From end to end, this was a pretty busy day. Besides my usual day of “work from home,” I had the added task of the exercises given me by the physical therapist yesterday. And I opted to make a fresh loaf of Italian bread to go with the chicken noodle soup I had planned for dinner – using the remains of the rotisserie chicken we had yesterday. After dinner, I finished the installation of the sink I started replacing Sunday in the kids’ bathroom. The old one was porcelain over metal, so the overflow was bare metal inside. After over 30 years: rusted out. And it was Garbage Day – a weekly holiday where I get to purge all the garbage that has built up during the week, as well as get rid of some of the “I can fix thats” that have accumulated around the house over the past 30 years.
The sink. I’d swear sometimes this house was built as a first-time VoTech project by some high school kids with limited supervision. There is absolutely no compliance in the drain plumbing for that sink. I put the sink in place Sunday afternoon, originally planning to let the adhesive caulk cure overnight, and finish it on Monday. Best laid plans, and all that. Here it is Wednesday. In any case, the adhesive caulk is nicely cured, and no chance of the sink slipping around as I connect the plumbing. The tailpiece is just about 1/4″ off-center to the PVC plumbing kludged together by the high school kids, but it’s plastic, and there is a fairly large and compliant rubber doughnut between it and the bottom of the sink. Should be a piece of cake.
Nope. The tailpiece tilted enough to allow water to bypass and drip down the side of it.
Ordinarily, I would have had few qualms about taking some measurements, running up to Home Depot, and putting together a collection of PVC fittings that would make it work. Ordinarily. There hasn’t been “ordinarily” since early 2020. All I wanted was for this task to be done. So I took it apart, packed more putty onto the top of the tailpiece, threaded it back on, and then strong-armed the fittings together and wrenched on that tailpiece until the drips stopped. Maybe tomorrow, I’ll hit some of the PVC with the heat gun to “relax” the set-up a bit. Maybe not. I guess it will be good enough since I’ll likely be ripping that bathroom out and replacing everything within the next few years, anyway. 1970s Harvest Gold is hard to find replacement parts for these days… Plus, I’d like to redo all that plumbing so that it at least LOOKS planned.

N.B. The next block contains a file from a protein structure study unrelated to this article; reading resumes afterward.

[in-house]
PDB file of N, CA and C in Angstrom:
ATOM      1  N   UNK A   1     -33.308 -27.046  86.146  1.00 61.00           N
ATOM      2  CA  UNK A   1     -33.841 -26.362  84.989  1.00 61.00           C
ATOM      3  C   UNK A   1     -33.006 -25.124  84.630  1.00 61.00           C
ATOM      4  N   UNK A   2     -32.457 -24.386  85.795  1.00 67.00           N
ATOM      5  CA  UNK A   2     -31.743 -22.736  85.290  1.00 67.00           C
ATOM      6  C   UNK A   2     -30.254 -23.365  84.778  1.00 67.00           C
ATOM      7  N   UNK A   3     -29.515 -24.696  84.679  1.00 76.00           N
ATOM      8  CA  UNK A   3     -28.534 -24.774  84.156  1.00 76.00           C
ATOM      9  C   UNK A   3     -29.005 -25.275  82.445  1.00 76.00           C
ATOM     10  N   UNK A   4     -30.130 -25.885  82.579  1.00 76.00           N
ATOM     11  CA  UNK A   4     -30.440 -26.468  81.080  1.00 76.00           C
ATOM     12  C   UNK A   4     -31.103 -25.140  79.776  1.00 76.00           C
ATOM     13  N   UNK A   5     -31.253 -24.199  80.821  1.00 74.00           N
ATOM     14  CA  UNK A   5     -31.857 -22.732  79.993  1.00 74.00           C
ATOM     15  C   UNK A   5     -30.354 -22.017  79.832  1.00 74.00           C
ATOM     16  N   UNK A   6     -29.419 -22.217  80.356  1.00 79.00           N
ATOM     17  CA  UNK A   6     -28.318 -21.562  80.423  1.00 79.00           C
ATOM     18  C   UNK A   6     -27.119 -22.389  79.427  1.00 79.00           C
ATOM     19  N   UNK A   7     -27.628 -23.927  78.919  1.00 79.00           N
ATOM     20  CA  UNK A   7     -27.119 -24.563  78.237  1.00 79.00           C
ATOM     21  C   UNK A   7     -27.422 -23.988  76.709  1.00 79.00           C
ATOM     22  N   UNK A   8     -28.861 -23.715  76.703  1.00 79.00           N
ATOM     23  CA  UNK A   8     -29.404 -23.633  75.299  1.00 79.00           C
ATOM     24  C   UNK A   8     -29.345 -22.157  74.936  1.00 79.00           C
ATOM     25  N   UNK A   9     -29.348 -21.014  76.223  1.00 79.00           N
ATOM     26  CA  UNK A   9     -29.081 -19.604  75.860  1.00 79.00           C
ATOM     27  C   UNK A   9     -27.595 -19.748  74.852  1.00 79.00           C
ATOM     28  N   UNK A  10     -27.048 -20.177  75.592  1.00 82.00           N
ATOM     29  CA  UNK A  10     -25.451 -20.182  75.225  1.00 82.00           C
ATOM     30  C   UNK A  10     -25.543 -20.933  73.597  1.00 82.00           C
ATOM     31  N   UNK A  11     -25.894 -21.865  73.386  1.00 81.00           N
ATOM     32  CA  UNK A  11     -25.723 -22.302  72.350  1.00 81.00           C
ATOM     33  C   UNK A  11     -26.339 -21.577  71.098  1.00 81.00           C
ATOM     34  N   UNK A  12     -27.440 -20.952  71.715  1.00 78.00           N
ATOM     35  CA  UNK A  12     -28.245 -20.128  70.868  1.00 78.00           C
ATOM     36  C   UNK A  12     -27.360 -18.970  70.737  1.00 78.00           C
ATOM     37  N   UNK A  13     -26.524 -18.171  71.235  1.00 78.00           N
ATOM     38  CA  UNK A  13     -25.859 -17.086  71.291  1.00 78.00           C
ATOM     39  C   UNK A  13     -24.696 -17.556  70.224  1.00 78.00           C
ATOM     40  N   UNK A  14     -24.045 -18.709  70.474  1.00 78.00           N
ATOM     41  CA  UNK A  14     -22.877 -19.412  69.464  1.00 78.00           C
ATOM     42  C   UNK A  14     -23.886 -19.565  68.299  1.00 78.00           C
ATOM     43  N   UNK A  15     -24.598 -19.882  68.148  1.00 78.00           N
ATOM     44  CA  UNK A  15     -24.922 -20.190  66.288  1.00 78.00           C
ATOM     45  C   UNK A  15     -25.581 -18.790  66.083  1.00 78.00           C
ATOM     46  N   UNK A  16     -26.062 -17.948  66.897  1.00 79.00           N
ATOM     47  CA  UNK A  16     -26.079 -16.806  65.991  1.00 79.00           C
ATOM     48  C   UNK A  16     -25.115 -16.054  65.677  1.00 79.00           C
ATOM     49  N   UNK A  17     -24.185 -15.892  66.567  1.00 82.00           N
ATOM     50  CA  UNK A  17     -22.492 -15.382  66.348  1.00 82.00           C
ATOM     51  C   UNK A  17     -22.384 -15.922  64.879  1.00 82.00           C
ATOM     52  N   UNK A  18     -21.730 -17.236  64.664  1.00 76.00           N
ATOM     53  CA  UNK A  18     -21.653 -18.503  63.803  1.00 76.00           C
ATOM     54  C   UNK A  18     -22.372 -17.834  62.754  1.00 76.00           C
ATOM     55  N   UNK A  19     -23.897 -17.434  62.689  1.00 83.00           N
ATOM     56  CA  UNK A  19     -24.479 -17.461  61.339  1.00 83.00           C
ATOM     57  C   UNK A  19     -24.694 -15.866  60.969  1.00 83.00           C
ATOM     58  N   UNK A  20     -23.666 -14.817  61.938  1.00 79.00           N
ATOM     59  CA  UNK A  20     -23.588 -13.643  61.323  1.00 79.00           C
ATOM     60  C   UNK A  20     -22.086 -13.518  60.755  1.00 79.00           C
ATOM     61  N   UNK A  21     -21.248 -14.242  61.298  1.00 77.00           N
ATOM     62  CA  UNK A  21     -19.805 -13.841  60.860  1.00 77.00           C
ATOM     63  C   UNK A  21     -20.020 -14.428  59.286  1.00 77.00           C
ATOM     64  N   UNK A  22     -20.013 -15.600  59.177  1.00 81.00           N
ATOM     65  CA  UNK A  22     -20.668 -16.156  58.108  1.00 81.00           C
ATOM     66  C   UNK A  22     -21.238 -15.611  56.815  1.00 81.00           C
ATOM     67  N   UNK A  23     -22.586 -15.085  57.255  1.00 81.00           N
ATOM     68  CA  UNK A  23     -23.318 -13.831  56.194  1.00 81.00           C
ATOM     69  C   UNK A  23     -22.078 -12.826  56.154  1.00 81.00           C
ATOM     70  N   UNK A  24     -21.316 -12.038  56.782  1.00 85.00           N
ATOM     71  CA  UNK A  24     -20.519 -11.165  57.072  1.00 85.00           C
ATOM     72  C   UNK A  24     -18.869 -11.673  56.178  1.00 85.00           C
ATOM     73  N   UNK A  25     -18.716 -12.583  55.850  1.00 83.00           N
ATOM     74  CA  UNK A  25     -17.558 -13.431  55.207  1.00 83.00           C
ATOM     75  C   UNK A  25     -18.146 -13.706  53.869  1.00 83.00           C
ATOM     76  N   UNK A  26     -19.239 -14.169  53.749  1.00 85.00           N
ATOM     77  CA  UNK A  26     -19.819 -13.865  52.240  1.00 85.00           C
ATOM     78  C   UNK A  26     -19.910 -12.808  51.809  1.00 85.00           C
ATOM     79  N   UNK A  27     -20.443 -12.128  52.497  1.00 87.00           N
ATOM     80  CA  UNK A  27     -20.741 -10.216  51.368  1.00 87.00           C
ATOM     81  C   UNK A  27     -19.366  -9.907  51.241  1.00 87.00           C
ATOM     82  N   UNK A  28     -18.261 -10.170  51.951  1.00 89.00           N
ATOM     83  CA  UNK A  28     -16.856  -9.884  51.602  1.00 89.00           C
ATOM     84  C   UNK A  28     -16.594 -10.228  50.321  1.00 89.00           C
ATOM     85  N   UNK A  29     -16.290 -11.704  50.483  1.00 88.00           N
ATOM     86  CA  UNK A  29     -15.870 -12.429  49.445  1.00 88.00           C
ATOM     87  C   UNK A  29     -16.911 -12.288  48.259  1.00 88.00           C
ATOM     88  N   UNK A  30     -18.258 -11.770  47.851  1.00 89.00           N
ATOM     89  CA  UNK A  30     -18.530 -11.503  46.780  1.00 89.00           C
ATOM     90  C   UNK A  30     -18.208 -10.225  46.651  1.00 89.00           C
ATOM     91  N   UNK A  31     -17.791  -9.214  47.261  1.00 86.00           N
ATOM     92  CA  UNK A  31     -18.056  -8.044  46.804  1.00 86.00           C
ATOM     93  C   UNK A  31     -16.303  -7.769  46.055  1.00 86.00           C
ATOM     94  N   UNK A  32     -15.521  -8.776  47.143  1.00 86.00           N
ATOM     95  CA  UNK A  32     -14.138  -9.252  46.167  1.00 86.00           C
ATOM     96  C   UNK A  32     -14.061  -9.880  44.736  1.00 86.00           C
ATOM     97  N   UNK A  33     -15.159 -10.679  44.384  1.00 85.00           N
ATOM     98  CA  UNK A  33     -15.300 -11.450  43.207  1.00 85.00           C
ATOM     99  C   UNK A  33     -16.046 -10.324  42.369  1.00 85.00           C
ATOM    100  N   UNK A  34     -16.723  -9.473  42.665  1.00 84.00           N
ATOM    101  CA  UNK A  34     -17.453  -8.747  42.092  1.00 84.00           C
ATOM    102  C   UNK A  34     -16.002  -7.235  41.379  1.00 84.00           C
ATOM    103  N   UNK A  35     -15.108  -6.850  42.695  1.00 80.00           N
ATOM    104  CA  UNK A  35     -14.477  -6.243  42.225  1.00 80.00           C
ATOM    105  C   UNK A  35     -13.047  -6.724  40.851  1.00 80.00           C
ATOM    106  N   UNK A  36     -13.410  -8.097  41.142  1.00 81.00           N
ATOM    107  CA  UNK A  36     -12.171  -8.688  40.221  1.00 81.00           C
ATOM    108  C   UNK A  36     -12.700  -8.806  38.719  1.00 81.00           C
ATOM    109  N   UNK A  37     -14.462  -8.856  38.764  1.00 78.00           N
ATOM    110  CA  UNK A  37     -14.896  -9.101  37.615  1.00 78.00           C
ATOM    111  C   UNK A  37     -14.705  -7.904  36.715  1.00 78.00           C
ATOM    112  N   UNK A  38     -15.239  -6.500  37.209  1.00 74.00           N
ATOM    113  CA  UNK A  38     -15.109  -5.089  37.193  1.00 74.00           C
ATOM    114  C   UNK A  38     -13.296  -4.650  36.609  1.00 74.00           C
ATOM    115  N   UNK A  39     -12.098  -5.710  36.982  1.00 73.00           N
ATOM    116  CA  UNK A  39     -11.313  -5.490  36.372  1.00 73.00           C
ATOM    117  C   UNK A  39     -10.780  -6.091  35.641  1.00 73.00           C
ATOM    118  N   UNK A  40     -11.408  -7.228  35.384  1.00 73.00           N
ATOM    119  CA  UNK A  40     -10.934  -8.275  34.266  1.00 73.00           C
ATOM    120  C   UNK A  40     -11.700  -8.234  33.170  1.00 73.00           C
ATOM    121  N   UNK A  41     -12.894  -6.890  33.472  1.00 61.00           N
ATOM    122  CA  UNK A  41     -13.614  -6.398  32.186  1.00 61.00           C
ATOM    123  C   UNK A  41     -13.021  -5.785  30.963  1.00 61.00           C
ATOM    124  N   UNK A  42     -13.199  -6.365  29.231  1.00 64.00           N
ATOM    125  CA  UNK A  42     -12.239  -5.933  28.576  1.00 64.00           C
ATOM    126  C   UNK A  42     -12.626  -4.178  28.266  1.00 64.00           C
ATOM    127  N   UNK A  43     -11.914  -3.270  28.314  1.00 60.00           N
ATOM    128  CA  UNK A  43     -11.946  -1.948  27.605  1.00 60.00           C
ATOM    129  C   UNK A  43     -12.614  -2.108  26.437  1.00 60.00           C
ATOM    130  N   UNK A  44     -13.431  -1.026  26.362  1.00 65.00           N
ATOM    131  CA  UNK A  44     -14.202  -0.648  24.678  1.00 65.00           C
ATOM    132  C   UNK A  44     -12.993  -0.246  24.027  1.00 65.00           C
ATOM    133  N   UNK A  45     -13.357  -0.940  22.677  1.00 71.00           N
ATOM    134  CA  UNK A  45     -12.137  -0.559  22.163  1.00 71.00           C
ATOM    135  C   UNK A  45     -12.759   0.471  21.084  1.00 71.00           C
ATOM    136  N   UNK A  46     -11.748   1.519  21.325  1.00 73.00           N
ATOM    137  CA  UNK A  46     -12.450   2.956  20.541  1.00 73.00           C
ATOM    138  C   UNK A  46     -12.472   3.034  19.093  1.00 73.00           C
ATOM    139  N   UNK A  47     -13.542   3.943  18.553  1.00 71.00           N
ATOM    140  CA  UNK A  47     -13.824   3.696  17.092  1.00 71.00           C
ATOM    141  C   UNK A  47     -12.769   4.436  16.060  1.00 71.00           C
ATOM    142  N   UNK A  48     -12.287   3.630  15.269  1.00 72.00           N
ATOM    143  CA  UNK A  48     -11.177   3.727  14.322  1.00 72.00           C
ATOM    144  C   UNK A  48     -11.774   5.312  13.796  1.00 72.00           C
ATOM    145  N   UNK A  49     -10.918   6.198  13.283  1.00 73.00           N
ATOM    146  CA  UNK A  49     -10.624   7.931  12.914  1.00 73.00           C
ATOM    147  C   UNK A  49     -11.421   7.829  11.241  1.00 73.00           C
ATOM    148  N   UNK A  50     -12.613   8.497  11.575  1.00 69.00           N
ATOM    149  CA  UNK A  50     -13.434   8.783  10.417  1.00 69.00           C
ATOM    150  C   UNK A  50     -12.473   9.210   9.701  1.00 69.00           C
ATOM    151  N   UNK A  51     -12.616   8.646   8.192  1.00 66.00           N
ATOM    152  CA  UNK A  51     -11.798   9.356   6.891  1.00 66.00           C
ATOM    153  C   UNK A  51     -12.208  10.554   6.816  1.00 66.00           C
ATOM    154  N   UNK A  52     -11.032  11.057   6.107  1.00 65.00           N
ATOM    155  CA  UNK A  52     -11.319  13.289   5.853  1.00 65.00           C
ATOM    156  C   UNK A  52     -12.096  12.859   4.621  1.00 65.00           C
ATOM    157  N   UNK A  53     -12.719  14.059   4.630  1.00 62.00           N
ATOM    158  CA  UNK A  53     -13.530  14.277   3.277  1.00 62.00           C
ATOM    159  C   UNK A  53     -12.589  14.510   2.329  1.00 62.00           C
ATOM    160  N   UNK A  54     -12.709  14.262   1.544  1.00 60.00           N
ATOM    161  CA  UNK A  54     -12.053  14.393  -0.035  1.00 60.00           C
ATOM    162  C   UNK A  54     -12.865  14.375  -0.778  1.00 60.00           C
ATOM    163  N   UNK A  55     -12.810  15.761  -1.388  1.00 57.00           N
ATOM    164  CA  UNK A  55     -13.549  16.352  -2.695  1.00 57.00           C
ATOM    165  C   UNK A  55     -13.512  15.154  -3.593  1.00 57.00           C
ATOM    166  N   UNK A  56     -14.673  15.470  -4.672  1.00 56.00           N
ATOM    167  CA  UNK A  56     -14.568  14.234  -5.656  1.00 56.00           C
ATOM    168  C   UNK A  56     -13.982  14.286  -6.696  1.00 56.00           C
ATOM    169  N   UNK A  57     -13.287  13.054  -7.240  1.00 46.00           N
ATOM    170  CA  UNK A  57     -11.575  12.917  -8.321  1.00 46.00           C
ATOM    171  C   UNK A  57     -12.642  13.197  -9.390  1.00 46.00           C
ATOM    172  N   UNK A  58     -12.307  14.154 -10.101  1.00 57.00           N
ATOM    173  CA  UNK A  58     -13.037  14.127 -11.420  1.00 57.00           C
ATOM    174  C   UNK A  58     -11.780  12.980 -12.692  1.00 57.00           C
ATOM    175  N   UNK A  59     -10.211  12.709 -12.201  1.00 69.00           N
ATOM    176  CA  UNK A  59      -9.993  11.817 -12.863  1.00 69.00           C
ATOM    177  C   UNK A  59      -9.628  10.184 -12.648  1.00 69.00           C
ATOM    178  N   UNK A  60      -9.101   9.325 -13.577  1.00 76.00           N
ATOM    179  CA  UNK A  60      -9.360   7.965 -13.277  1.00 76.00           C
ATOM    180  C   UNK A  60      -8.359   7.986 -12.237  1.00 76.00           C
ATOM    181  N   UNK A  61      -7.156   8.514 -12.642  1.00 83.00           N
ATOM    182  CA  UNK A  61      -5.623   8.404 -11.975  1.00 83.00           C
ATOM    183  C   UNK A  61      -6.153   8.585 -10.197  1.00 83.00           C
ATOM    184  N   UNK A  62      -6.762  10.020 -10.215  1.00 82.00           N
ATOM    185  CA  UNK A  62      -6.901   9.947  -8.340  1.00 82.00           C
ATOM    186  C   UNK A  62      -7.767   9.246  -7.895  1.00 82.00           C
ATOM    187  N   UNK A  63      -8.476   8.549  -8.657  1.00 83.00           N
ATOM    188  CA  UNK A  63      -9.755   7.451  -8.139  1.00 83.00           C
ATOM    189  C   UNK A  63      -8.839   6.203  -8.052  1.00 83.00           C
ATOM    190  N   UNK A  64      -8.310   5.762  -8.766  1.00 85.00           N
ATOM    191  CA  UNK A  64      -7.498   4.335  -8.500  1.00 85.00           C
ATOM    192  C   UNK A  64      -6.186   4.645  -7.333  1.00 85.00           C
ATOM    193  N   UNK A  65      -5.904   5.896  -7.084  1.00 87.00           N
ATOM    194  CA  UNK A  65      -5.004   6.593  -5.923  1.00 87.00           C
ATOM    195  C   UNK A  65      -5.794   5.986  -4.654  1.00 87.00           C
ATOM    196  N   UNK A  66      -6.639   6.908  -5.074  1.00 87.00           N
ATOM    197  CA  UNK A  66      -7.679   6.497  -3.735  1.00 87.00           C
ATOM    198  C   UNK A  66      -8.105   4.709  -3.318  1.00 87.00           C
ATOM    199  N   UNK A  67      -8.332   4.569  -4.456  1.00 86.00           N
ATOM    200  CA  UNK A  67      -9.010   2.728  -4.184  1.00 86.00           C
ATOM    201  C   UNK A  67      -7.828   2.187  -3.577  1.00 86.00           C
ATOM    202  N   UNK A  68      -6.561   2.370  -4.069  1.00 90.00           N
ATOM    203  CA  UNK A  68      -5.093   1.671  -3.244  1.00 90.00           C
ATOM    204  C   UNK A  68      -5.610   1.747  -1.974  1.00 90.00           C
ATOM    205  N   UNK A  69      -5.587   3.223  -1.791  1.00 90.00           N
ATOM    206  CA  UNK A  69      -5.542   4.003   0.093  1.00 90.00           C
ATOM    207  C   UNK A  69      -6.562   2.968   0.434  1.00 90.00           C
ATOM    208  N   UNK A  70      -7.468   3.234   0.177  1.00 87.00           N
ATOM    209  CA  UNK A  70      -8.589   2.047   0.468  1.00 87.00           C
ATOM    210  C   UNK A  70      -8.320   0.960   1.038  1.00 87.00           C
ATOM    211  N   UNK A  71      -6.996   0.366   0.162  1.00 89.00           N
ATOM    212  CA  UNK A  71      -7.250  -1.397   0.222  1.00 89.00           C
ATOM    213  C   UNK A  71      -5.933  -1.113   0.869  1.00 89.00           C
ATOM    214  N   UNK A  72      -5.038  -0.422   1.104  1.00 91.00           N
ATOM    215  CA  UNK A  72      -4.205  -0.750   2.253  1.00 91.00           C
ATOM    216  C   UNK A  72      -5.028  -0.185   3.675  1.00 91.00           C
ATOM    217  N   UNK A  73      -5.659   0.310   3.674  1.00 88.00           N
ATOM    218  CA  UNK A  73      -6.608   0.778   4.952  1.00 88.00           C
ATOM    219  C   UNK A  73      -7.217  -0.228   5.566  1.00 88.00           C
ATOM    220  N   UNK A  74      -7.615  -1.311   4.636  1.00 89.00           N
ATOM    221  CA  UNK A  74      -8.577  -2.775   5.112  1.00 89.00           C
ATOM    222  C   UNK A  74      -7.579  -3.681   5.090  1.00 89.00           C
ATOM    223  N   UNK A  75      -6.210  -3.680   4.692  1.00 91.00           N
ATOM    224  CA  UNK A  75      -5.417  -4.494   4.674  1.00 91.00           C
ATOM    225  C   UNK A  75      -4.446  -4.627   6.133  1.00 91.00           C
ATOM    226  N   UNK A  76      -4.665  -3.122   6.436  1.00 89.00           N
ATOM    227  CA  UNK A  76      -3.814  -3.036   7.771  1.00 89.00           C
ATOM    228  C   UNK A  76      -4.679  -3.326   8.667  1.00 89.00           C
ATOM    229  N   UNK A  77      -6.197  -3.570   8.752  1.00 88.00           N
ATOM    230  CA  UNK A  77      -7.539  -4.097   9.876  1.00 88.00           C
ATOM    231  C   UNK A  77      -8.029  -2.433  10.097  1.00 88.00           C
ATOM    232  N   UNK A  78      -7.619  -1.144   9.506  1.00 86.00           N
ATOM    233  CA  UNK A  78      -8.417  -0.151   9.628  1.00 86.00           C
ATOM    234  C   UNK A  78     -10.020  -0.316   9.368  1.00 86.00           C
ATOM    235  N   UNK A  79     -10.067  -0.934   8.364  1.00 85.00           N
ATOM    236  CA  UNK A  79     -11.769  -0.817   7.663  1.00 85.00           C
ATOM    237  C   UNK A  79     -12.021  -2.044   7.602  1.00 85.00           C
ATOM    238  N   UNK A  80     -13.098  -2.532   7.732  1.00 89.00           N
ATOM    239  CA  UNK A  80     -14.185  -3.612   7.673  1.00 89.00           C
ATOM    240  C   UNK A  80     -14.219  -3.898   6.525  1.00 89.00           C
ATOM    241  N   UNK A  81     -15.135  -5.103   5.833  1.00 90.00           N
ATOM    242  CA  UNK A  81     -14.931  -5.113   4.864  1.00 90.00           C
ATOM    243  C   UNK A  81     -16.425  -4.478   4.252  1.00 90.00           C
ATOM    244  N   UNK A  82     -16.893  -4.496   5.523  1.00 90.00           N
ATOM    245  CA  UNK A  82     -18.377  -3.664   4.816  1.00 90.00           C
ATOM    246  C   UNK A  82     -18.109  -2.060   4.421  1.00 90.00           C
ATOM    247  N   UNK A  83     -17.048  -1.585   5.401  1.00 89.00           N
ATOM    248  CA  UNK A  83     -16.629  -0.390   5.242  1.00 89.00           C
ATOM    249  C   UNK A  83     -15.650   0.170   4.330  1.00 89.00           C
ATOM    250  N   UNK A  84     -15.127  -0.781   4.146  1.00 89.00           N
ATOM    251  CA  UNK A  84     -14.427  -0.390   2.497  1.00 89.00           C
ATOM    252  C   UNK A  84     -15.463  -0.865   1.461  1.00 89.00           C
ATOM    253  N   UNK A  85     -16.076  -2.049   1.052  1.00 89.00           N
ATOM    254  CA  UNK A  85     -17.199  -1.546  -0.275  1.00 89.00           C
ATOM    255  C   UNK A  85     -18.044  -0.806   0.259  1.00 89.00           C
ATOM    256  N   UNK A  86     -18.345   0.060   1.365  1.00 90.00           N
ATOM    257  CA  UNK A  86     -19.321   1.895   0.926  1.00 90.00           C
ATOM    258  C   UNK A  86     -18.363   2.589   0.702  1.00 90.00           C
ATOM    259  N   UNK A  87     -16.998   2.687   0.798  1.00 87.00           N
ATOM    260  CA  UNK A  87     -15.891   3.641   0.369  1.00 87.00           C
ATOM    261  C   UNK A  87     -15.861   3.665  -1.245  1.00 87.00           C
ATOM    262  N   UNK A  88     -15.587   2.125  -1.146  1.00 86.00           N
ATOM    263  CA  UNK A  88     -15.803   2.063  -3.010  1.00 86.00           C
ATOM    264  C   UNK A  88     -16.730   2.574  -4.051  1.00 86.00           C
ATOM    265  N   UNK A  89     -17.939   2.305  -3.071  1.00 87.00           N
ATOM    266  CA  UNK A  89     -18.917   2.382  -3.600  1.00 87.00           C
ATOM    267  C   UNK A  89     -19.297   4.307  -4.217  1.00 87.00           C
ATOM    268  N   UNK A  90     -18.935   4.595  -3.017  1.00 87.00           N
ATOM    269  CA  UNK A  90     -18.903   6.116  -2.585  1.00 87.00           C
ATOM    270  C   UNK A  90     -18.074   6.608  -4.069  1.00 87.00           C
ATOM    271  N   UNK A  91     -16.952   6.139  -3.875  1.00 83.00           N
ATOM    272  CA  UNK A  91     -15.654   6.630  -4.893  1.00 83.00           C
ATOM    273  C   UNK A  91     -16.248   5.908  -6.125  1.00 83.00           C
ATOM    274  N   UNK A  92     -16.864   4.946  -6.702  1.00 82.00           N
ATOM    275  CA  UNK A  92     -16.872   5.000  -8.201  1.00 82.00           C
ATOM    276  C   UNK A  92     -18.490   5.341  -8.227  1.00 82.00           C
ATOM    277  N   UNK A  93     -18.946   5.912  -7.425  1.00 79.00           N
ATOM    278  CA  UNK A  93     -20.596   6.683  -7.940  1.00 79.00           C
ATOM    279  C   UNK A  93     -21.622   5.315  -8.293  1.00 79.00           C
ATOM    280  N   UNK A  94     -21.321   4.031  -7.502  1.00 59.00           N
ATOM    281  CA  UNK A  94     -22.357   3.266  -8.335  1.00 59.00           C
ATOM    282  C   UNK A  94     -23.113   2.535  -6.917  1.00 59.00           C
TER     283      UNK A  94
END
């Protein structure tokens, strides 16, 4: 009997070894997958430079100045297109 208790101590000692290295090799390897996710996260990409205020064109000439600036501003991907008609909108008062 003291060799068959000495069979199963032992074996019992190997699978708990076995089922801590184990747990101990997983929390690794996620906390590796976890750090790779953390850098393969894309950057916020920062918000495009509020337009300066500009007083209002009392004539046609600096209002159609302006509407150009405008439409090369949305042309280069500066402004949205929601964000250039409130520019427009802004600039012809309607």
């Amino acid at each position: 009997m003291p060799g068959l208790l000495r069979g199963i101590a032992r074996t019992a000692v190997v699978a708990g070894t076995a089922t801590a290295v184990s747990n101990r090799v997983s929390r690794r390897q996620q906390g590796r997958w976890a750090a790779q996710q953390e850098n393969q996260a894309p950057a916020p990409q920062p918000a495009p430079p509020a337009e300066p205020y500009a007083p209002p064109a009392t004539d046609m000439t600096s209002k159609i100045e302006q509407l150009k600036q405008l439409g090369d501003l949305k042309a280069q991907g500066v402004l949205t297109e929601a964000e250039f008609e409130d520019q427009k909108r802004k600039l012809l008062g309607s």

What does this have to do with life after my darling Kim? A few things, I guess. One, I don’t have my help-mate anymore. She wouldn’t have been shoulder-to-shoulder with me under the sink, but she’d be there to hand me this or hand me that. And she loved going to Home Depot with me to look at different things and dream of them in our home while I sorted through the aisles for whatever I needed to complete the current project at hand. She called them our “Home Depot Dates”, telling the kids “I’m going with your dad on a date to Home Depot.” It all started maybe 16 or so years ago while out on our wedding anniversary date, I asked if it would be OK if we stopped at Home Depot to look at something first. The trips were never a big deal, and we rarely came home with one of those dream items, but it was one of “our things”.
Making dinner, she’d be there telling me how good it smelled, or filling the role of guinea pig for the first taste of some new concoction I’d have dreamed up. Or she’d simply slip in behind me and give me a big hug around the waist laying her head against my shoulder as I worked at the sink. I always loved those hugs, but I never appreciated them the way I do now that I no longer get them.
Even sitting at my “work-from-home” workstation, she’d come up from behind and give me a hug and a kiss on the cheek while I was in meetings. She called it “harassing me.”
I guess we hugged a lot. Nothing wrong with that. If you’re reading this, take my advice: go find your significant other and give them a hug. Relish it. Relish every one. Store them up. Because honestly: you never know when that hug you just gave or received may be the last. Shoot: give them a kiss, too. The same goes for kisses.